Braves reliever Venters re-tears elbow ligament

Braves left-handed reliever Jonny Venters tore his elbow ligament for the third time in his career, the team announce on Thursday. Now, his MLB career is uncertain.

Braves reliever Jonny Venters owns a 2.23 career ERA in three seasons.

Derick Hingle / USA TODAY Sports

Braves reliever Jonny Venters, once considered one of the premier left-hander bullpen arms in baseball, could be headed to his third Tommy John surgery.

An MRI with Dr. James Andrews revealed Venters tore his ulnar collateral ligament in his pitching arm once again, the team announced on Thursday afternoon.

Venters underwent his second Tommy John surgery in May 2013 and had yet to make an appearance during the 2014 campaign while rehabbing the ligament. He also had the ligament repaired when he was a minor league pitcher back in 2005.

Now, the 29-year-old has a decision to make: try the procedure and extensive, year-long rehabilitation process once more or consider other alternatives, including retirement. 

"I feel for the young man," Braves manager Fredi Gonzalez told reporters in New York City prior to the team's game against the Mets. "He's a young guy, he's not even thirty years old yet."

When Venters was healthy, he was a vital part of Atlanta's bullpen. In 2010 and 2011, he served as the primary setup man for All-Star closers Billy Wagner and Craig Kimbrel, posting a 1.89 ERA in 171 innings pitched. That qualified for the second-most innings pitched and sixth-best ERA among qualified relievers during that two-season stretch.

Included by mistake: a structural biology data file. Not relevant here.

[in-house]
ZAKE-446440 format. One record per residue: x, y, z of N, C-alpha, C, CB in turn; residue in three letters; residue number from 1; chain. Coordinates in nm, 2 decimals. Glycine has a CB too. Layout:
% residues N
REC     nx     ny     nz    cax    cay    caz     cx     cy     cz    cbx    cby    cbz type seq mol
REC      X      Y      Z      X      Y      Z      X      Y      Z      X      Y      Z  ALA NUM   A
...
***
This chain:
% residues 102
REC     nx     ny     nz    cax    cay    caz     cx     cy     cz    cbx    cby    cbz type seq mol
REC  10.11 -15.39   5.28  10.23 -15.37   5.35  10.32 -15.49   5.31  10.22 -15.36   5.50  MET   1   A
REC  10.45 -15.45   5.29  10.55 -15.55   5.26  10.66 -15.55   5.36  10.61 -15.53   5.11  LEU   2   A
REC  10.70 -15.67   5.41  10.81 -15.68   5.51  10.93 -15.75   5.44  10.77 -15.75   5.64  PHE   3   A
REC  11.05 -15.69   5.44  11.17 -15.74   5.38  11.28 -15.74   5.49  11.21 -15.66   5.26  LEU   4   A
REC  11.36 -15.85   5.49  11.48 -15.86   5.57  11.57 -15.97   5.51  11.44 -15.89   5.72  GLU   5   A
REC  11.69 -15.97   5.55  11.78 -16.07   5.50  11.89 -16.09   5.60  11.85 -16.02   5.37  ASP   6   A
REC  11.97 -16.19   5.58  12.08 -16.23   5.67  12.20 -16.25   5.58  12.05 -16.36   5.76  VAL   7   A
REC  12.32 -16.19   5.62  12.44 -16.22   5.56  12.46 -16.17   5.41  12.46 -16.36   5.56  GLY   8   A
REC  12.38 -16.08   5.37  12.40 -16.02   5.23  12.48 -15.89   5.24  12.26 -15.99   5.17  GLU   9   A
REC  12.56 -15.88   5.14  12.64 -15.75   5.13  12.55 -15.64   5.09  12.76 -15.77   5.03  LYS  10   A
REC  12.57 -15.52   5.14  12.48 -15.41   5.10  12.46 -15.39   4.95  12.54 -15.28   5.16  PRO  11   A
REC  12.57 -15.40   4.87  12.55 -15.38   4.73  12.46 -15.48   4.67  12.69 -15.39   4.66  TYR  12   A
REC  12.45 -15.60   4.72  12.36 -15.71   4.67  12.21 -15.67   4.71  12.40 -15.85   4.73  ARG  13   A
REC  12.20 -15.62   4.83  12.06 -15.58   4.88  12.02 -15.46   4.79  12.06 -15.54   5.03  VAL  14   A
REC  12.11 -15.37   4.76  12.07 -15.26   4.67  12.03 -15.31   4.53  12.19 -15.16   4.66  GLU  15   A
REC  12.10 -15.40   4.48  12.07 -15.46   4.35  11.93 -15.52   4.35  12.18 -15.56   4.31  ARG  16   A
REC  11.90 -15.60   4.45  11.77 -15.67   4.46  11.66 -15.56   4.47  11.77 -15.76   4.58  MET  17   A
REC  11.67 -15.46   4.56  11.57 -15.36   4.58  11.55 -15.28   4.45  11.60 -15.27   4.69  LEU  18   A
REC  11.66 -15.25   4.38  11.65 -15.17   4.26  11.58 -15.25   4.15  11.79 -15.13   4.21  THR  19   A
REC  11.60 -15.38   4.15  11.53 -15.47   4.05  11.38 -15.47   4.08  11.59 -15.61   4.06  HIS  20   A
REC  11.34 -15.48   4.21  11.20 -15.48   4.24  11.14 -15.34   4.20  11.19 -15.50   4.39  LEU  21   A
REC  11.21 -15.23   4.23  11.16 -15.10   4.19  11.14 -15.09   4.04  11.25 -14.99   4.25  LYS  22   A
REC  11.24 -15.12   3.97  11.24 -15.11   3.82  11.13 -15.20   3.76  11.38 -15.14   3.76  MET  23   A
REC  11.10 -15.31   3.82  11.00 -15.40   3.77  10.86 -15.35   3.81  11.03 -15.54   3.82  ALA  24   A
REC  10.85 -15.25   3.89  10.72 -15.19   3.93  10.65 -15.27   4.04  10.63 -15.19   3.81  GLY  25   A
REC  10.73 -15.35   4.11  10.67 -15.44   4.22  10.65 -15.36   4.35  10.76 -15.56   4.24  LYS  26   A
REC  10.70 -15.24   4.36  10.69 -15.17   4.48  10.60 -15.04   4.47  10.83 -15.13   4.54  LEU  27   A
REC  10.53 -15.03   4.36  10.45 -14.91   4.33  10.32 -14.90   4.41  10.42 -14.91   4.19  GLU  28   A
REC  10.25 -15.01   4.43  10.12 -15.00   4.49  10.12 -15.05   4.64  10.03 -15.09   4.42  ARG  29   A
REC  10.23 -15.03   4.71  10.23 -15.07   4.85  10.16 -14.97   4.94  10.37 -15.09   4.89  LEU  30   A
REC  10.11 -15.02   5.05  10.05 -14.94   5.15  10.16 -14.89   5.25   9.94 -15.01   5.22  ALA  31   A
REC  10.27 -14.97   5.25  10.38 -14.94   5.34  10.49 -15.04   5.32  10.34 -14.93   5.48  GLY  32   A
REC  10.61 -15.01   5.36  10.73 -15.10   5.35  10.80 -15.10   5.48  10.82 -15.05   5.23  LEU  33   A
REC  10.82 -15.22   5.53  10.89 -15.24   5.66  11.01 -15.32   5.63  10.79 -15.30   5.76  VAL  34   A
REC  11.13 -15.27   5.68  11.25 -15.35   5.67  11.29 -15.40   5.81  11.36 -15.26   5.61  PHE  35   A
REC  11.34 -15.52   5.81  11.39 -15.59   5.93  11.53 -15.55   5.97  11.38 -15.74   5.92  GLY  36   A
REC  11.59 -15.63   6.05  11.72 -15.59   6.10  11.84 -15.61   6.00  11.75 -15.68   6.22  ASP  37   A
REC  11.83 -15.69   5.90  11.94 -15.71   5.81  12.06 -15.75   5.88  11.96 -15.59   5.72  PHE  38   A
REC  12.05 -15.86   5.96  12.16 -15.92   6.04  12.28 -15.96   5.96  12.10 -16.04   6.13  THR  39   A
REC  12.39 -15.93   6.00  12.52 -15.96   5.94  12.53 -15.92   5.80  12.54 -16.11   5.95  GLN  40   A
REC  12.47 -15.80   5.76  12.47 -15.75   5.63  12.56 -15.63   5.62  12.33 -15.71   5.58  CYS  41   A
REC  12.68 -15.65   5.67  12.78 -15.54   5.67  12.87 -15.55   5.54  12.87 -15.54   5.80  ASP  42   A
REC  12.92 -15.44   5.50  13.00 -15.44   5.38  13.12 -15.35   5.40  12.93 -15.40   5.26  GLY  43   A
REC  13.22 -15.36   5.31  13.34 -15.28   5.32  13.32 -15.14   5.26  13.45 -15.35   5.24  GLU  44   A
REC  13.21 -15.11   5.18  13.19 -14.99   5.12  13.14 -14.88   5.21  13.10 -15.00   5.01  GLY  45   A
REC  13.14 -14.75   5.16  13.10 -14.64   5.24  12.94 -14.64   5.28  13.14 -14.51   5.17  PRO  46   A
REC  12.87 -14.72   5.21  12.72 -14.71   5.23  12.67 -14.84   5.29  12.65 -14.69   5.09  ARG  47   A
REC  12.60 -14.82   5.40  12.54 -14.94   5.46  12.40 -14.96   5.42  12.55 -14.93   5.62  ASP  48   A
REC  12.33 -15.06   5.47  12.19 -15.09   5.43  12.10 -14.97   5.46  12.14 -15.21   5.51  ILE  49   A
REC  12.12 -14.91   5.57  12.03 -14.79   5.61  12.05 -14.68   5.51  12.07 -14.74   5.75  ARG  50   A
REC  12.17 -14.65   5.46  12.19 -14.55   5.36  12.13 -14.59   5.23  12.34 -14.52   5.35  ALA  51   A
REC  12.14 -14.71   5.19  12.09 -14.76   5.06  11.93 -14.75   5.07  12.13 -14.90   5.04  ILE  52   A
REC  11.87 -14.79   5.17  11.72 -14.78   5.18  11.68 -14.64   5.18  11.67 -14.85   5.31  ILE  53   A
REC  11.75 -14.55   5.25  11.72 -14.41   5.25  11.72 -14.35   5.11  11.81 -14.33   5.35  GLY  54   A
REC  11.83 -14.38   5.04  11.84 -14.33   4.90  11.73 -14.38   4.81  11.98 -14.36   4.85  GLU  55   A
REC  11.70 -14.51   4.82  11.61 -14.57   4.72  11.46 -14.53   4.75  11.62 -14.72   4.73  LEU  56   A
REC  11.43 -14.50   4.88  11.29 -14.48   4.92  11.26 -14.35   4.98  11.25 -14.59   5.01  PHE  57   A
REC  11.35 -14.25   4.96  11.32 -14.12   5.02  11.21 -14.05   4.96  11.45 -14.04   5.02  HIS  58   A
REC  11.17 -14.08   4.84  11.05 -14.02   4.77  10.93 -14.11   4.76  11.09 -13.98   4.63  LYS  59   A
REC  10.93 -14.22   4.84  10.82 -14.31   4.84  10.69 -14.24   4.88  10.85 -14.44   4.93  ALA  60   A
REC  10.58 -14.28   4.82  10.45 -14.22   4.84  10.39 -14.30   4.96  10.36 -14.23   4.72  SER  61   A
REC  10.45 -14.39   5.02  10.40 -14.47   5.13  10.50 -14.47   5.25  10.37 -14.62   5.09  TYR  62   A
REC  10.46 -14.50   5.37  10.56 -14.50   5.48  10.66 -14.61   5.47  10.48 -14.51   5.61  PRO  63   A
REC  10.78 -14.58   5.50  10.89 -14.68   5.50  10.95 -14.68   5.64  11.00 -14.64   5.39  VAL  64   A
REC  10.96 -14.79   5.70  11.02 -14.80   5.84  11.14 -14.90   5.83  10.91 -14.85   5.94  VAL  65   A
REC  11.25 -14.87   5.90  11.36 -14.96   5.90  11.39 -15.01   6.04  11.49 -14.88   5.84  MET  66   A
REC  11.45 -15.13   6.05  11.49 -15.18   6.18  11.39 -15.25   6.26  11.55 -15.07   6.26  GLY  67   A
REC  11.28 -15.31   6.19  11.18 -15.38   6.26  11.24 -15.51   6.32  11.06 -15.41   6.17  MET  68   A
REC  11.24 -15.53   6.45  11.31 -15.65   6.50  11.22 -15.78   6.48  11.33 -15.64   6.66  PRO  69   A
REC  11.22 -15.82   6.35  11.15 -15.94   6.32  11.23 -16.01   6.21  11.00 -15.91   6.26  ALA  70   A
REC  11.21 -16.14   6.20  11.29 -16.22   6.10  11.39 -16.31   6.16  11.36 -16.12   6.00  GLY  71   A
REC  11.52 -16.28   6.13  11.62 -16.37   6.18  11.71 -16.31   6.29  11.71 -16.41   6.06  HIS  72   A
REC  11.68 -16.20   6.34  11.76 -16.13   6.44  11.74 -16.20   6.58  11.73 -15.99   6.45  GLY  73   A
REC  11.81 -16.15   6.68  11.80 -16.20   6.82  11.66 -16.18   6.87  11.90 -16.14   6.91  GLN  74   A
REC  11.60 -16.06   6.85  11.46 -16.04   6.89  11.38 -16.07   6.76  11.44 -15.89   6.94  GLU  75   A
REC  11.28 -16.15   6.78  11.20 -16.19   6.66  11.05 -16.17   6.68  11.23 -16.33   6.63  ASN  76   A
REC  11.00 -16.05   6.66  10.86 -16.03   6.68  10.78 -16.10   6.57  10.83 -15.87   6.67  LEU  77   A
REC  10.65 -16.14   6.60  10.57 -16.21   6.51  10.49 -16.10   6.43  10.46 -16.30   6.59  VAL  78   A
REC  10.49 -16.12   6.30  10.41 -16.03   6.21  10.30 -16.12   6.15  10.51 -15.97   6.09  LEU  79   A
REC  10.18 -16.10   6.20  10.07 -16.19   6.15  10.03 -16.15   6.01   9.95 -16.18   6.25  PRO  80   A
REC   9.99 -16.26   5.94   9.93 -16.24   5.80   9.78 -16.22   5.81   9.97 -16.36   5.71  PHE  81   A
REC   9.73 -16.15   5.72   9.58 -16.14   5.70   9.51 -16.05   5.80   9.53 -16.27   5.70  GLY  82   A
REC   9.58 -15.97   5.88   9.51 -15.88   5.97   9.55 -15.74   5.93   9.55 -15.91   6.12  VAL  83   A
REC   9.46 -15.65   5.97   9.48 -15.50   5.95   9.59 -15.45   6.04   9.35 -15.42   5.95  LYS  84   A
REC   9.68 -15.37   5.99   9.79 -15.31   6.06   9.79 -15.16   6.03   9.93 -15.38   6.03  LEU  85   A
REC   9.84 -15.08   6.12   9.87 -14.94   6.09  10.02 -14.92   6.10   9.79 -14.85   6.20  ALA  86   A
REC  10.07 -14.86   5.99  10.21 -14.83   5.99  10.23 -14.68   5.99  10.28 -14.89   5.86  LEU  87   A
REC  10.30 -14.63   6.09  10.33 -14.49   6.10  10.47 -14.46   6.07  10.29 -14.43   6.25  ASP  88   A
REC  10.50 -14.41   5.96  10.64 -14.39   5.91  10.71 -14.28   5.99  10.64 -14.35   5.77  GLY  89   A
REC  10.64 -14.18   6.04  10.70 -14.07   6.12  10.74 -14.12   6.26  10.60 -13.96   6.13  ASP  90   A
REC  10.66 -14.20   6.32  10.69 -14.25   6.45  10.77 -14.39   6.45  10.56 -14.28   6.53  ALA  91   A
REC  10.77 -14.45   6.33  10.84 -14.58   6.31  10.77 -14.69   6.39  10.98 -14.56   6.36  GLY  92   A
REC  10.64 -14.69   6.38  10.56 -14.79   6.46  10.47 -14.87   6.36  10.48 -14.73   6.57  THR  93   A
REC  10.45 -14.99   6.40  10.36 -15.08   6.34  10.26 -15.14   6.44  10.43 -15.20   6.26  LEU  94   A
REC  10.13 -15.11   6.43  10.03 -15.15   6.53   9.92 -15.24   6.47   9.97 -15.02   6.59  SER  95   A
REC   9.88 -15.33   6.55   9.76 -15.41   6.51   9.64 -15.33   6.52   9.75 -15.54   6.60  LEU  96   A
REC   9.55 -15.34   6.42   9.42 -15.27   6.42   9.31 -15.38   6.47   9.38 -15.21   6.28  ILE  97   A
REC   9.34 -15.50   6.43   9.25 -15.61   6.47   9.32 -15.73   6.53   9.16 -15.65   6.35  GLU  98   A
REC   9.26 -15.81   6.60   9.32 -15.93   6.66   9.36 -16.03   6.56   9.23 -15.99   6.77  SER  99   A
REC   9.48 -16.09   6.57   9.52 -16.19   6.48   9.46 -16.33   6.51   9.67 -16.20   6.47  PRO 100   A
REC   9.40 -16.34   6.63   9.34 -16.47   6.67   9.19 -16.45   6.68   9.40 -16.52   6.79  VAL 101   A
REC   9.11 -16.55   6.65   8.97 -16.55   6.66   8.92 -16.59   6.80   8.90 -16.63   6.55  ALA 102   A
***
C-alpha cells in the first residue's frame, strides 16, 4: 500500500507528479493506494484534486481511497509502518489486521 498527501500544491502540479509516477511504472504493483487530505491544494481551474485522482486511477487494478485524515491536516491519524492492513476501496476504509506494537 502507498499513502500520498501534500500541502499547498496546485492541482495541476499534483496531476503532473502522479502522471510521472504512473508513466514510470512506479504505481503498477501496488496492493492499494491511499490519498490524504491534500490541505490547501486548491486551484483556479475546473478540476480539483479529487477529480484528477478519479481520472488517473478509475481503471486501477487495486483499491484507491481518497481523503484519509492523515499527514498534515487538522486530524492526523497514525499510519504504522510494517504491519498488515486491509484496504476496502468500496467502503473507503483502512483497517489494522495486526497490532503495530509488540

He was not quite as successful during the 2012 season (58 2/3 innings, 3.22 ERA), but it's clear that when he was right he was a valuable commodity, one the Braves were hoping to add to their relief corps earlier in the season.

A 2012 Washington Post story on three-time Tommy John surgery survivor Jason Isringhausen -- who underwent his third such surgery in 2009 before pitching in the 2011 and 2012 seasons for the Mets and Angels -- cited that while Tommy John success rates are as high as the 90th percentile, the rates of the second and third such surgeries are much lower. One surgeon cited second procedures on the elbow ligament with success rates in the 60th percentile, and third procedures even lower.

Venters, obviously, is facing an uphill battle to make it back to the major leagues. He's known that since the last time he tore the ligament. Where he decides to go from here remains unknown.